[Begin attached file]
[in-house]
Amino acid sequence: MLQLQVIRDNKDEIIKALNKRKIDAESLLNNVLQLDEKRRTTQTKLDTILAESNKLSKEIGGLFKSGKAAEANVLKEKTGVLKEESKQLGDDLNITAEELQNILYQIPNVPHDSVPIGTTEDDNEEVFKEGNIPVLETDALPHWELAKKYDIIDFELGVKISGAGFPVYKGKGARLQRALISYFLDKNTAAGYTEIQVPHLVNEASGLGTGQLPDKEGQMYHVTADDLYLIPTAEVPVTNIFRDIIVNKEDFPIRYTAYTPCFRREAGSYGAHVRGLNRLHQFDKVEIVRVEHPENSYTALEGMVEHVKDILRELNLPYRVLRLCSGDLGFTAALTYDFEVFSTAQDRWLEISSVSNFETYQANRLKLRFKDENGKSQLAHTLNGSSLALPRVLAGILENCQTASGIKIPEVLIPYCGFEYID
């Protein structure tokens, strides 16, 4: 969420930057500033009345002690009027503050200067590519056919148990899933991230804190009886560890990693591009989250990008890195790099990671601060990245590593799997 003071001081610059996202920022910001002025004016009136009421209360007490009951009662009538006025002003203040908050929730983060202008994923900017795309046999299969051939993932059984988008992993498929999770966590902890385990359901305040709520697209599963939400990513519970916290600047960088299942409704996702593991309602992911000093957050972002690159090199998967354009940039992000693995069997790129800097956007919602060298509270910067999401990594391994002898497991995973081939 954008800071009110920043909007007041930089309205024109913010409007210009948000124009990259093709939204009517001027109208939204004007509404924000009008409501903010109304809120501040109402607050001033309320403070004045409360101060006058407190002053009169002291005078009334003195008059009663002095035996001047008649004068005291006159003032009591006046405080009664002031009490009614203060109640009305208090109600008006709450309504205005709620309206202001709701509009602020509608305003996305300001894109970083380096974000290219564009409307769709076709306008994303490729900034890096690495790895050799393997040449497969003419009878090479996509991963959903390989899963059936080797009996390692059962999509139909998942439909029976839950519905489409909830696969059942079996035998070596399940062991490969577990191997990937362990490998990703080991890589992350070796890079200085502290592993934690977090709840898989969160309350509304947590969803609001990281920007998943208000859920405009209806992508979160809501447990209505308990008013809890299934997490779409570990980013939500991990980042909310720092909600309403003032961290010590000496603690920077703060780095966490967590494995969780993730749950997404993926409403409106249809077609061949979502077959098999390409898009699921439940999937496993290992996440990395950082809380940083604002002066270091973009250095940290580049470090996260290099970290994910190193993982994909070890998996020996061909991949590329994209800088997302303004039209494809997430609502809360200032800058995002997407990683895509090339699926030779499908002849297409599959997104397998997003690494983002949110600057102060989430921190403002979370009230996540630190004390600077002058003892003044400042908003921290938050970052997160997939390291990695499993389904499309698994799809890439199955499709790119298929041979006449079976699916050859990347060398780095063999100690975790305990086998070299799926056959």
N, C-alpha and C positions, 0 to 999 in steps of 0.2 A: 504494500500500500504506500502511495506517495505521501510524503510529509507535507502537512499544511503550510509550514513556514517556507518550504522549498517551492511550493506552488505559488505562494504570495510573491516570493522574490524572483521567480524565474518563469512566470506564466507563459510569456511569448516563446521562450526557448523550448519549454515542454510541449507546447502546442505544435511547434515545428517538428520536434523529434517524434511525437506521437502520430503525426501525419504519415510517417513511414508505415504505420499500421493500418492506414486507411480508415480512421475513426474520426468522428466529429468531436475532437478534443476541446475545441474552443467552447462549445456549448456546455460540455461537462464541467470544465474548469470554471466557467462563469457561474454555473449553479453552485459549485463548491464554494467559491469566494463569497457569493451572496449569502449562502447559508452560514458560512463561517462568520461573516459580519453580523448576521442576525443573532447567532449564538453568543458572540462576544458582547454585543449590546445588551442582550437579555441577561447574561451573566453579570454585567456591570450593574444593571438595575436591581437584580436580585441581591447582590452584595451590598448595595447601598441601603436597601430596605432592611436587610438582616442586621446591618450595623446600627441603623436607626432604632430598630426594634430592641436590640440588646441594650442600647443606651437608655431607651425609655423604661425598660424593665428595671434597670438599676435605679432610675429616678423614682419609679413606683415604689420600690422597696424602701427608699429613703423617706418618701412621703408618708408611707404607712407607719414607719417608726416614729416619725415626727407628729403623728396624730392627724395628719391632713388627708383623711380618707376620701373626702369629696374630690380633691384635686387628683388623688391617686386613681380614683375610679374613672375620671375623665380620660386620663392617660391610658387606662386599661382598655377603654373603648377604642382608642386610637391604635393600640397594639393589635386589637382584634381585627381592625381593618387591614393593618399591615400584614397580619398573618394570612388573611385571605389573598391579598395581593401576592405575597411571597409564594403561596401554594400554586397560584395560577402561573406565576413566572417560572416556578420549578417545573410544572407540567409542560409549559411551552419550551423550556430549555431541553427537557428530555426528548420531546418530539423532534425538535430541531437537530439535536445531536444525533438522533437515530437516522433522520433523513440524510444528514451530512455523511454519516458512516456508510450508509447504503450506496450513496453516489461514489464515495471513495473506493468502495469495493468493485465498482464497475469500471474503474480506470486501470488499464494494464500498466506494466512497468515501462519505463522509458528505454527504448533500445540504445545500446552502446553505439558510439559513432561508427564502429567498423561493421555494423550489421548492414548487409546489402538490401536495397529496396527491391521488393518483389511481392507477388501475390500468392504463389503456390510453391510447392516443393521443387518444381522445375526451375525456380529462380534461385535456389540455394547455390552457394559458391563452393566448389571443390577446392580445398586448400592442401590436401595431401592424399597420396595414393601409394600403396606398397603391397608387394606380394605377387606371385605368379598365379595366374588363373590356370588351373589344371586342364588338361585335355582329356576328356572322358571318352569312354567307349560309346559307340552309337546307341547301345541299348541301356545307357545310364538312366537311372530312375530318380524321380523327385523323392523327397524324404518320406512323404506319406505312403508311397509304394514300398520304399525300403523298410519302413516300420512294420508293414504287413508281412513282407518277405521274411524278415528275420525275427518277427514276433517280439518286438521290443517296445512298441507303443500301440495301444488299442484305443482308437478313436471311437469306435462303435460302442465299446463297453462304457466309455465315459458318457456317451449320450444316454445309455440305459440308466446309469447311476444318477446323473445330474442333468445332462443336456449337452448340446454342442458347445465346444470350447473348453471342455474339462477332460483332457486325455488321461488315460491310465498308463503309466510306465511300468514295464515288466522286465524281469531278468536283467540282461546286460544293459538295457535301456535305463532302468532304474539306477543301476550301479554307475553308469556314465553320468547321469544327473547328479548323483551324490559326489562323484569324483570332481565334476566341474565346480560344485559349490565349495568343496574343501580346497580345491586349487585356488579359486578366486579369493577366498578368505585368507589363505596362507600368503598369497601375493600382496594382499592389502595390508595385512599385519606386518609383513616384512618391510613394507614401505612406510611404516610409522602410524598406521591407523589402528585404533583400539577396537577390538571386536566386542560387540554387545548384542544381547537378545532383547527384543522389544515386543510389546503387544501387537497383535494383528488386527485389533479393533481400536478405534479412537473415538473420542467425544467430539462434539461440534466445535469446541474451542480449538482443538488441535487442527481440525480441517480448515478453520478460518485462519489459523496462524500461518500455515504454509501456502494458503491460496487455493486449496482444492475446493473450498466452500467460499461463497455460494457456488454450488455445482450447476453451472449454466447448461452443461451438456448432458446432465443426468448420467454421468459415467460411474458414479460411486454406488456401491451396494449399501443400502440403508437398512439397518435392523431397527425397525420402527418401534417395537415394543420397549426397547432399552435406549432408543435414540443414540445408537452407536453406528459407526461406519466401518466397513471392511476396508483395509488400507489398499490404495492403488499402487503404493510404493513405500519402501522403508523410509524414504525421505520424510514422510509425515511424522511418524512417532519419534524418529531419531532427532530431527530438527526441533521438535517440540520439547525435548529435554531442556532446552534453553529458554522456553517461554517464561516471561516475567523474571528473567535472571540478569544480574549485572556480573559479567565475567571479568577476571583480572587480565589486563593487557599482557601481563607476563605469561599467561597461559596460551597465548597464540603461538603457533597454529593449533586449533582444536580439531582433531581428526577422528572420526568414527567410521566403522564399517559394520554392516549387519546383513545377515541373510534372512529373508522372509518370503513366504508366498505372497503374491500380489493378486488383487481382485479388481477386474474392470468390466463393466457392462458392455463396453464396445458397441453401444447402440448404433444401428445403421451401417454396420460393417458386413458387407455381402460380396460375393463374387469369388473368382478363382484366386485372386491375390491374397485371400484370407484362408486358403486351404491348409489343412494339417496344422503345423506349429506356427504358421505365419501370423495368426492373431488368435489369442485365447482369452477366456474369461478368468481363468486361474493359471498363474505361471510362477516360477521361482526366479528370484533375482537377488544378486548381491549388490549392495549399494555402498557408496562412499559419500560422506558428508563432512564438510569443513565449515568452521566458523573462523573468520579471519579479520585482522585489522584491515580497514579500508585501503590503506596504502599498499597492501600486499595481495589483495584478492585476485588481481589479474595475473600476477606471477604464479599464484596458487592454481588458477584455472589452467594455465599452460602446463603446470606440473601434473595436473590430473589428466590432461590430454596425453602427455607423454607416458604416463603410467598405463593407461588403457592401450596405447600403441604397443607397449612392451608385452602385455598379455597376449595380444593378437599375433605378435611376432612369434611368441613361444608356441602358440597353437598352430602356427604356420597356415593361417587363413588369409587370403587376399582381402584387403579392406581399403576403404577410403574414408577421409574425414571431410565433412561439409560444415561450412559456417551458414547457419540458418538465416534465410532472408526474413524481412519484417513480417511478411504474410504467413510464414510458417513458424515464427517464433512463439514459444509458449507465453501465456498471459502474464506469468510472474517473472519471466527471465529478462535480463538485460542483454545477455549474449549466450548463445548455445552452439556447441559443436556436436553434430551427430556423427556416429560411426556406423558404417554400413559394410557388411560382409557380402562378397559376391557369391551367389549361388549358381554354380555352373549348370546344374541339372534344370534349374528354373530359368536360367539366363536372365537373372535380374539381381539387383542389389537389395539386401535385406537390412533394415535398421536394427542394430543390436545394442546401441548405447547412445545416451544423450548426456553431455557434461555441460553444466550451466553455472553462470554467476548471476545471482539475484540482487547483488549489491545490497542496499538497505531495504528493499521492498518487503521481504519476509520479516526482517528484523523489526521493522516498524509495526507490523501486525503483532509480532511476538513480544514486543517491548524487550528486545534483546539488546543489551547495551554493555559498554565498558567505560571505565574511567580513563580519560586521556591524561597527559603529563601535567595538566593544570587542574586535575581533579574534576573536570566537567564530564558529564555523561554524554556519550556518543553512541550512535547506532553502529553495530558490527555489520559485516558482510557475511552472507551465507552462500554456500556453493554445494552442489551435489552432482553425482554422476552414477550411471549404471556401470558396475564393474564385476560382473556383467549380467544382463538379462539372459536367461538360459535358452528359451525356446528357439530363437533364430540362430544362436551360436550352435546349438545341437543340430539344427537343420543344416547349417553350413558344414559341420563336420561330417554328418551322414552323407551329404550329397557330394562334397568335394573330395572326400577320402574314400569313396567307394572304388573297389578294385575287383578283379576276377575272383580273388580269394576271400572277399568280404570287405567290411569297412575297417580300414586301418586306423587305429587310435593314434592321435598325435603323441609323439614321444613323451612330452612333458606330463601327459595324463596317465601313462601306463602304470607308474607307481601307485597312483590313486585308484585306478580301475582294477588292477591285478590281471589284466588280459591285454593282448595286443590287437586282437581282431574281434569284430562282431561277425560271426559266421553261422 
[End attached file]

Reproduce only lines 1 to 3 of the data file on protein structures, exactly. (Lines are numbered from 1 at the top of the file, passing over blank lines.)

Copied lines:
[in-house]
Amino acid sequence: MLQLQVIRDNKDEIIKALNKRKIDAESLLNNVLQLDEKRRTTQTKLDTILAESNKLSKEIGGLFKSGKAAEANVLKEKTGVLKEESKQLGDDLNITAEELQNILYQIPNVPHDSVPIGTTEDDNEEVFKEGNIPVLETDALPHWELAKKYDIIDFELGVKISGAGFPVYKGKGARLQRALISYFLDKNTAAGYTEIQVPHLVNEASGLGTGQLPDKEGQMYHVTADDLYLIPTAEVPVTNIFRDIIVNKEDFPIRYTAYTPCFRREAGSYGAHVRGLNRLHQFDKVEIVRVEHPENSYTALEGMVEHVKDILRELNLPYRVLRLCSGDLGFTAALTYDFEVFSTAQDRWLEISSVSNFETYQANRLKLRFKDENGKSQLAHTLNGSSLALPRVLAGILENCQTASGIKIPEVLIPYCGFEYID
């Protein structure tokens, strides 16, 4: 969420930057500033009345002690009027503050200067590519056919148990899933991230804190009886560890990693591009989250990008890195790099990671601060990245590593799997 003071001081610059996202920022910001002025004016009136009421209360007490009951009662009538006025002003203040908050929730983060202008994923900017795309046999299969051939993932059984988008992993498929999770966590902890385990359901305040709520697209599963939400990513519970916290600047960088299942409704996702593991309602992911000093957050972002690159090199998967354009940039992000693995069997790129800097956007919602060298509270910067999401990594391994002898497991995973081939 954008800071009110920043909007007041930089309205024109913010409007210009948000124009990259093709939204009517001027109208939204004007509404924000009008409501903010109304809120501040109402607050001033309320403070004045409360101060006058407190002053009169002291005078009334003195008059009663002095035996001047008649004068005291006159003032009591006046405080009664002031009490009614203060109640009305208090109600008006709450309504205005709620309206202001709701509009602020509608305003996305300001894109970083380096974000290219564009409307769709076709306008994303490729900034890096690495790895050799393997040449497969003419009878090479996509991963959903390989899963059936080797009996390692059962999509139909998942439909029976839950519905489409909830696969059942079996035998070596399940062991490969577990191997990937362990490998990703080991890589992350070796890079200085502290592993934690977090709840898989969160309350509304947590969803609001990281920007998943208000859920405009209806992508979160809501447990209505308990008013809890299934997490779409570990980013939500991990980042909310720092909600309403003032961290010590000496603690920077703060780095966490967590494995969780993730749950997404993926409403409106249809077609061949979502077959098999390409898009699921439940999937496993290992996440990395950082809380940083604002002066270091973009250095940290580049470090996260290099970290994910190193993982994909070890998996020996061909991949590329994209800088997302303004039209494809997430609502809360200032800058995002997407990683895509090339699926030779499908002849297409599959997104397998997003690494983002949110600057102060989430921190403002979370009230996540630190004390600077002058003892003044400042908003921290938050970052997160997939390291990695499993389904499309698994799809890439199955499709790119298929041979006449079976699916050859990347060398780095063999100690975790305990086998070299799926056959």